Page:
As the characters in Safari in Space point out, test pilot Daniel McGregor Dare was canonically half-Scottish himself. Building on the military as well as technical traditions, other Scottish characters featuring as test pilots include Jet Morgan in radio SF drama Journey Into Space, who was taught to observe the sky in Edinburgh by his uncle, and spoke in a dense Scottish accent as a youth.

Scotland’s Space Race

During the 1950s and 60s, there was extensive interest in the use of Scotland as a rocket launch site, particularly from the writers of juvenile science fiction 

Cover image of Satellite 7 by Angus Macvicar, showing the wild landscape of a scottish islandAngus McVicar was a prolific writer, born in the Argyll area of Scotland. While he wrote in several genres, he is well remembered for his science fiction aimed at young readers. In particular, he is known for his Lost Planet series (1953-1961, starting with The Lost Planet), although he also wrote other science fiction including Satellite 7, and the two books in the Atom Chasers series. Notably, his books were amongst the earliest science fiction adapted by the BBC, with The Lost Planet and Satellite 7 both broadcast as radio plays, and two of the Lost Planet novels adapted for television (now sadly themselves lost).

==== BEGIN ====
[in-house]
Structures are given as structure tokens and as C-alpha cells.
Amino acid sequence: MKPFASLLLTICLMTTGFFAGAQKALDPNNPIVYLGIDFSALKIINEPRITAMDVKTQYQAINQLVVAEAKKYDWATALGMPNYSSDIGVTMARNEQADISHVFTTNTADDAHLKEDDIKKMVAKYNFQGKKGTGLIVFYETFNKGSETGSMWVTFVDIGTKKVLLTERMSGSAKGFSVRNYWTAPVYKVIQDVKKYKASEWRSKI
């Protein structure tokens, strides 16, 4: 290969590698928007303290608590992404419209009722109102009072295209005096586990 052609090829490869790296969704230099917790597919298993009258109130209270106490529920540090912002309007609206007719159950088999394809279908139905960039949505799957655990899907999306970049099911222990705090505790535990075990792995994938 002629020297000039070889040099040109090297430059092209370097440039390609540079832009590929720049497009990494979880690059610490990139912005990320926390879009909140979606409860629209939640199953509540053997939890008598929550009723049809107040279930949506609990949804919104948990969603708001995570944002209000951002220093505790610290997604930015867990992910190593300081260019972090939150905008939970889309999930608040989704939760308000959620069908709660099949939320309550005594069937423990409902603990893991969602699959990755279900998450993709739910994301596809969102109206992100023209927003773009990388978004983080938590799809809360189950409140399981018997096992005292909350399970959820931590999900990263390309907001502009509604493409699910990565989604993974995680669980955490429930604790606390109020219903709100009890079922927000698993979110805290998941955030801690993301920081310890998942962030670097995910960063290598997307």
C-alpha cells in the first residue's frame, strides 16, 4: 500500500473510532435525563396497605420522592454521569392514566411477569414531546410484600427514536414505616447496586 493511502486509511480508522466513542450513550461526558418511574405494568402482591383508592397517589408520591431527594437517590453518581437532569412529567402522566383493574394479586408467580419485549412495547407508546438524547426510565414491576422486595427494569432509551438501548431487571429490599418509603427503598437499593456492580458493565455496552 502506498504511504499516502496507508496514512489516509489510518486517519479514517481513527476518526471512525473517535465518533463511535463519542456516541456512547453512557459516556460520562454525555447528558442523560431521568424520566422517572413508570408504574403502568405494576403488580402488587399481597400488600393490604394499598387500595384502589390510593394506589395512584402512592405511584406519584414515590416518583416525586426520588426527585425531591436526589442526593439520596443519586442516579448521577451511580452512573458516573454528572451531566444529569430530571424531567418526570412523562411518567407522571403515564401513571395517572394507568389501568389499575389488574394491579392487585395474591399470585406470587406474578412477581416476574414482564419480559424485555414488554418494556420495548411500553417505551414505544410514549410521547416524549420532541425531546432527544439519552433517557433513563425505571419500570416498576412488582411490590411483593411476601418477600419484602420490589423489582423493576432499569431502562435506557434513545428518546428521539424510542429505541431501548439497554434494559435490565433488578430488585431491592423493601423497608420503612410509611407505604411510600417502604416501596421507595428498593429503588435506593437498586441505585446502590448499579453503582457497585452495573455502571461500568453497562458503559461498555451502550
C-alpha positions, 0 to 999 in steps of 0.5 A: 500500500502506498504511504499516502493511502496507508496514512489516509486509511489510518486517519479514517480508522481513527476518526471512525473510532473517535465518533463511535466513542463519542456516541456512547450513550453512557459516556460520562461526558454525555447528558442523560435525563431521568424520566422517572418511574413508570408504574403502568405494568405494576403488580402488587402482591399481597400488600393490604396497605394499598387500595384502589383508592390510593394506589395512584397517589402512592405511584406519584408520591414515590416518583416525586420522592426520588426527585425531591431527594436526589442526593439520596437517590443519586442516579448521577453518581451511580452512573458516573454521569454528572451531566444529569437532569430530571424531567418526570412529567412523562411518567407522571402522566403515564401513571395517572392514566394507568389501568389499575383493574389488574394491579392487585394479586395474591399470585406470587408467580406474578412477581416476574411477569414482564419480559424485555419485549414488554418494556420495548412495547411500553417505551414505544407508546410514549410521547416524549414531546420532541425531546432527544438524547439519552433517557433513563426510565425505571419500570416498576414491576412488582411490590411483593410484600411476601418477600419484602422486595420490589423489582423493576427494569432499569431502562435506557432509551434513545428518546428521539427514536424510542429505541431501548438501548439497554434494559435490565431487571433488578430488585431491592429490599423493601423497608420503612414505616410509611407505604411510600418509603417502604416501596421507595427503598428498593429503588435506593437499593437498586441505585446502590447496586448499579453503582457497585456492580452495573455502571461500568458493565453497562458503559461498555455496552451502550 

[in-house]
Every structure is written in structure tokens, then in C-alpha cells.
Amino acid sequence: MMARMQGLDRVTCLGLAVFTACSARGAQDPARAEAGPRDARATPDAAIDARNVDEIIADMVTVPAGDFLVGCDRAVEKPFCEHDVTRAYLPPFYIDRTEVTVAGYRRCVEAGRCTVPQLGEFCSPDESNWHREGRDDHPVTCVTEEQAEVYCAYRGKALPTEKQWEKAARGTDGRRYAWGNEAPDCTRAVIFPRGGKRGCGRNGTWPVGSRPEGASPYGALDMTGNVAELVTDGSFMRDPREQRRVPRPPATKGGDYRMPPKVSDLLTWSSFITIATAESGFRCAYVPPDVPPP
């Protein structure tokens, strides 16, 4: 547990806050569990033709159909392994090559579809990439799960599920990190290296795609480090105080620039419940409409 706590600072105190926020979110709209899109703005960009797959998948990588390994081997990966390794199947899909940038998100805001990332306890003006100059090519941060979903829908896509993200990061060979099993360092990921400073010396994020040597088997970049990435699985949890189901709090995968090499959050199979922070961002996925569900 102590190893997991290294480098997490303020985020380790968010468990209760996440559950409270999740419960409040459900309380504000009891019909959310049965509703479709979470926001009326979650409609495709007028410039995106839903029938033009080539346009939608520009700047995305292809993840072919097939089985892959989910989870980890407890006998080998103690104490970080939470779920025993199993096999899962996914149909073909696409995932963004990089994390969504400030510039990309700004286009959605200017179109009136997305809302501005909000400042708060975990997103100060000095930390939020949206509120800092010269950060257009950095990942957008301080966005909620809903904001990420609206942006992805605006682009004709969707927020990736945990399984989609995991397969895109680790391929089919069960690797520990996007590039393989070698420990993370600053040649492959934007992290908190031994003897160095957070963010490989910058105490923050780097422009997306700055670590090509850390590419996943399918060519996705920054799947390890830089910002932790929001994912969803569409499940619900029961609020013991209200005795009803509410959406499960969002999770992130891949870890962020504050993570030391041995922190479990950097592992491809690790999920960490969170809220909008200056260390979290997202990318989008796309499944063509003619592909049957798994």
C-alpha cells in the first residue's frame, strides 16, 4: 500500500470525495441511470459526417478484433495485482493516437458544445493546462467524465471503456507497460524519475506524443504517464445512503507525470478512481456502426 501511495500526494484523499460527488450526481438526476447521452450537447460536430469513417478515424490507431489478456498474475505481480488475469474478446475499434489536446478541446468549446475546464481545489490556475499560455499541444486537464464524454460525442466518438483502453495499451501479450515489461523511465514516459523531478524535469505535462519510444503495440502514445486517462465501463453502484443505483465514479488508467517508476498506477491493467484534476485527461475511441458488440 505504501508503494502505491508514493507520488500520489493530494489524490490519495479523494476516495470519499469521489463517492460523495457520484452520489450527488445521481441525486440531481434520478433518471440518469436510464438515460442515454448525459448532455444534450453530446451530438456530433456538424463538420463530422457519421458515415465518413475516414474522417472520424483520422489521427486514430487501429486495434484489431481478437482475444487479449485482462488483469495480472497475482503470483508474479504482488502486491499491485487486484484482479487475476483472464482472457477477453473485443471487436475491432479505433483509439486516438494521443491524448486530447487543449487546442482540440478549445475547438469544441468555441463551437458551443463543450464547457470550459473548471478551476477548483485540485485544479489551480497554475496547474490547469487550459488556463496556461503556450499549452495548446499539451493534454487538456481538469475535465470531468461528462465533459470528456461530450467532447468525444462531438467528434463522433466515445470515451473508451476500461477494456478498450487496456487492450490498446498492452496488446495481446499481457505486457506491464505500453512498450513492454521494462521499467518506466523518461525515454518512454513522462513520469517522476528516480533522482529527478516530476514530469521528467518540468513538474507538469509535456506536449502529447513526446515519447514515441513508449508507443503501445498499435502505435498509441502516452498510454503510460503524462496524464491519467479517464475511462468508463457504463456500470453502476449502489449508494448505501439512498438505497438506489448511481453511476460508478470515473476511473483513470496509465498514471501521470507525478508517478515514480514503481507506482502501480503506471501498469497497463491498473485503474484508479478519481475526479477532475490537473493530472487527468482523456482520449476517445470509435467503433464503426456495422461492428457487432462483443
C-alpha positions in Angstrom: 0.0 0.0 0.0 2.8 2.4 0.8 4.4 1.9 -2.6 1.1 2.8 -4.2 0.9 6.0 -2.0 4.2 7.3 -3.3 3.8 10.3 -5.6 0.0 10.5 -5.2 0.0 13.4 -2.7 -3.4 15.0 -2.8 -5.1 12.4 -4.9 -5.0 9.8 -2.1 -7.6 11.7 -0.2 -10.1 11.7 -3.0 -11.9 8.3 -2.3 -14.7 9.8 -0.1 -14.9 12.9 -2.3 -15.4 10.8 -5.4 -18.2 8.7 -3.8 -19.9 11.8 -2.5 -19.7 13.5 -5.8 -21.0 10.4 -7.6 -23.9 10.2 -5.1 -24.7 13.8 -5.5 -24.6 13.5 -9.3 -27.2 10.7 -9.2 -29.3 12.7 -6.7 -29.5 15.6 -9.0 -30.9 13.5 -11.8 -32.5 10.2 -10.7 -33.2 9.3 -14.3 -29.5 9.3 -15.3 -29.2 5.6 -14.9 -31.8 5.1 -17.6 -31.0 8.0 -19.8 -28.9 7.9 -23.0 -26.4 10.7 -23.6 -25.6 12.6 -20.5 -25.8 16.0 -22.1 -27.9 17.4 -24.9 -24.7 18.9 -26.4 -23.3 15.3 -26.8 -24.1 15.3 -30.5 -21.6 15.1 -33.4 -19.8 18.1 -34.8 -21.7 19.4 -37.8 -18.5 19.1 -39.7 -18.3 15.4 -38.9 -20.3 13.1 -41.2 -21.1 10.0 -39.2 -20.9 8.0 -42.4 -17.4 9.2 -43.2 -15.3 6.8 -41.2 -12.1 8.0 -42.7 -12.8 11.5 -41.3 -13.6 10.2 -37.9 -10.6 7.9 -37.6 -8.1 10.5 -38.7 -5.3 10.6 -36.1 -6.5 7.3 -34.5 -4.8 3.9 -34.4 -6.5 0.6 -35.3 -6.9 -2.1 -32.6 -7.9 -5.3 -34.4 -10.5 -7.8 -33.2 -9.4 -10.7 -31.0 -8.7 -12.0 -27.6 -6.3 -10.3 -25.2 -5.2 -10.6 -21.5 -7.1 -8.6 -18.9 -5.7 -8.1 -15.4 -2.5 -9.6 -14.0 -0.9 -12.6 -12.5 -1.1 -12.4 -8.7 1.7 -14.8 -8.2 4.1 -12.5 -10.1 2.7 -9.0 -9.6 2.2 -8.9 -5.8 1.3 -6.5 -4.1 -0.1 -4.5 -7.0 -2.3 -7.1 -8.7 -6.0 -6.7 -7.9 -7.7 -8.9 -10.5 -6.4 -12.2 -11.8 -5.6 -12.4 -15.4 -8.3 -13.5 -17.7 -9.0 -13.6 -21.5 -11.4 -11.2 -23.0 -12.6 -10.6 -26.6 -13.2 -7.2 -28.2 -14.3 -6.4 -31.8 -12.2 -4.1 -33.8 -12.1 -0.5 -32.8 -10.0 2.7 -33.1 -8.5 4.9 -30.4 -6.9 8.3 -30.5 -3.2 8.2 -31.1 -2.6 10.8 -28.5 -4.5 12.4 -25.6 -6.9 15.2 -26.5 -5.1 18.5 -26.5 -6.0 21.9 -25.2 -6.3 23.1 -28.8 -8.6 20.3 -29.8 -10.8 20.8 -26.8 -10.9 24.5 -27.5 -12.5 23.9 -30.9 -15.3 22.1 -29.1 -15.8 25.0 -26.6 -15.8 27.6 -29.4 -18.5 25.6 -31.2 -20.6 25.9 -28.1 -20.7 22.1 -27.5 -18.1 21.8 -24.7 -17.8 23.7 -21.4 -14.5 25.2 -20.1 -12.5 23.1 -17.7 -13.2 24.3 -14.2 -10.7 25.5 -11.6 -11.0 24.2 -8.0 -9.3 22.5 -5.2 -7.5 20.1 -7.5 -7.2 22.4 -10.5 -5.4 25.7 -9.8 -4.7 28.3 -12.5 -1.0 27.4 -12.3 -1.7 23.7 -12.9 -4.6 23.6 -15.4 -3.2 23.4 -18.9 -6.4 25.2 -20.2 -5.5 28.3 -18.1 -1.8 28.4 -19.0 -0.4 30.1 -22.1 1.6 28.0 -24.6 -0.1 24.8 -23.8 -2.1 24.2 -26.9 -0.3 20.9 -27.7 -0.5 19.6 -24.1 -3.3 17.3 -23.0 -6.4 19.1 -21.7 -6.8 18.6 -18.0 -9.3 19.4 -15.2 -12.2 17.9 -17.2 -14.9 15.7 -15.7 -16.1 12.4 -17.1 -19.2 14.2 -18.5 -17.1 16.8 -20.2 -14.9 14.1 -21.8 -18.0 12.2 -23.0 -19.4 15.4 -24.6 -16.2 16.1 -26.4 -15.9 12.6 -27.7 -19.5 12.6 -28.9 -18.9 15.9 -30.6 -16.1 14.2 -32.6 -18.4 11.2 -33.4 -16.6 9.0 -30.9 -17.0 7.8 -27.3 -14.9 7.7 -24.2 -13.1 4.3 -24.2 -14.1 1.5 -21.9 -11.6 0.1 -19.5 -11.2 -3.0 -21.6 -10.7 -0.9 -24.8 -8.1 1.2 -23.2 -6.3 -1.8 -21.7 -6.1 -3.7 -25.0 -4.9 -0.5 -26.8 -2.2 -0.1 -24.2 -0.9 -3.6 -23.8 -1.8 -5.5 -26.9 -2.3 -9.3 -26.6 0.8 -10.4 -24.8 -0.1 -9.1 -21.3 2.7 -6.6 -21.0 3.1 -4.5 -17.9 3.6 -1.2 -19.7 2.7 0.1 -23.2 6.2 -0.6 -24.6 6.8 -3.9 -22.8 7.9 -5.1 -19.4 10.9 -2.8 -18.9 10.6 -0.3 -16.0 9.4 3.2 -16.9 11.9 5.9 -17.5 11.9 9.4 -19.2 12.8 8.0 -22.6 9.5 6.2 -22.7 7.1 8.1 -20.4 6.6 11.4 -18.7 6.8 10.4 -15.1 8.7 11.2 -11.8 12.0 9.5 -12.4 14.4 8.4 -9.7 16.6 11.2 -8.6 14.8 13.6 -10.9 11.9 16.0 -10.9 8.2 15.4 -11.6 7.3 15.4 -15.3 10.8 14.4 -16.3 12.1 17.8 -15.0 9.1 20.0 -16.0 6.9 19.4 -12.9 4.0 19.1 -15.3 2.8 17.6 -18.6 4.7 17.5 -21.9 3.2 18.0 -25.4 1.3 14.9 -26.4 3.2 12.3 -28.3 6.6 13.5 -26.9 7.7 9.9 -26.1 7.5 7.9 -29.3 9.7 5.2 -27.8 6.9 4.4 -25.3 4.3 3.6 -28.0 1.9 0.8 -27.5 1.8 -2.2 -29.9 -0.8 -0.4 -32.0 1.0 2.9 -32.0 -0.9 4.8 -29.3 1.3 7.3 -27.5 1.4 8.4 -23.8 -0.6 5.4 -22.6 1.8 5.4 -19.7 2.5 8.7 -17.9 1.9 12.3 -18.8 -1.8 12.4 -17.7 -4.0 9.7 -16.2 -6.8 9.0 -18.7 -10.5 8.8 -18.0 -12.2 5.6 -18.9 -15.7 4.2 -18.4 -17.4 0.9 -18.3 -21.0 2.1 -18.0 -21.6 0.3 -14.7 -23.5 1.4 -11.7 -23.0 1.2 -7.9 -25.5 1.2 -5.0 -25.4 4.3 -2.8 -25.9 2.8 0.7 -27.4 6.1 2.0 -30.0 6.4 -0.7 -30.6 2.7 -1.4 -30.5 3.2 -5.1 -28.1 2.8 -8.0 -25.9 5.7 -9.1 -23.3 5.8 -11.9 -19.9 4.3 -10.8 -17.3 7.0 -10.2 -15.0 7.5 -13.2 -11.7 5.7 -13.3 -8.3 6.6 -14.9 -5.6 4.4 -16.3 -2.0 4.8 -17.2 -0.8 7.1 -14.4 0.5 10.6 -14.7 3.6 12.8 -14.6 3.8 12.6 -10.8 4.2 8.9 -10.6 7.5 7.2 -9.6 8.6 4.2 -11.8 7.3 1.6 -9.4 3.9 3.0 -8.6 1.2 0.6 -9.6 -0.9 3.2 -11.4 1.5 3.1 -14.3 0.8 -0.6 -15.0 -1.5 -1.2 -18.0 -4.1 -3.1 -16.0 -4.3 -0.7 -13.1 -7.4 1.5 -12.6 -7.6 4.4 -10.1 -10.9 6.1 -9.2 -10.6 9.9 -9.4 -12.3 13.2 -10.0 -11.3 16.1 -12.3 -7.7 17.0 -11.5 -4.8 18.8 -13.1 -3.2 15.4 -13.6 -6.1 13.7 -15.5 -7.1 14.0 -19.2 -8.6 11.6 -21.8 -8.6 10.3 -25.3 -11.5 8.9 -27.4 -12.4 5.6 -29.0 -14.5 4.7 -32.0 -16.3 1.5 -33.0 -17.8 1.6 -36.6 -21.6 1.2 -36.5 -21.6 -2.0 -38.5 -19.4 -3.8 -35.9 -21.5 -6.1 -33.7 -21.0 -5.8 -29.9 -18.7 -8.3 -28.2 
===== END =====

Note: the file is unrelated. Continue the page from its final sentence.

The stand-alone juvenile novel Satellite 7 tells the story of a teenager and his elder brother who are shipwrecked on a Scottish Hebridean island called Shuna, described as lying thirty miles south-east of Barra. They discover that the island is home to a secret government rocket research establishment, complete with a radio telescope used for satellite tracking and rocket launch pads, under the supervision of chief engineer Roderick McIntyre. It hopes to launch Britain’s seventh satellite - one that will orbit the Moon and return to Earth. Unfortunately the boys discover that it is less secure than its military guardians would hope.

The Lost Planet (1953) and its sequels also focus on a young narrator, in this case a sixteen year old Australian who, upon being orphaned, is sent to the care of his scientist uncle. Dr Lachlan McKinnon not only has his own estate in rural Scotland, at Inverard, but is using it to develop a space rocket, leading an international team which includes archetypally Scottish engineering foreman Jock Ferguson. Rather than targeting the Moon, they launch for Hesikos, a rogue planet that executes the rather unlikely manoeuvre of rapidly approaching the Earth and then stopping nearby to allow for extended exploration and interaction with its human-like natives.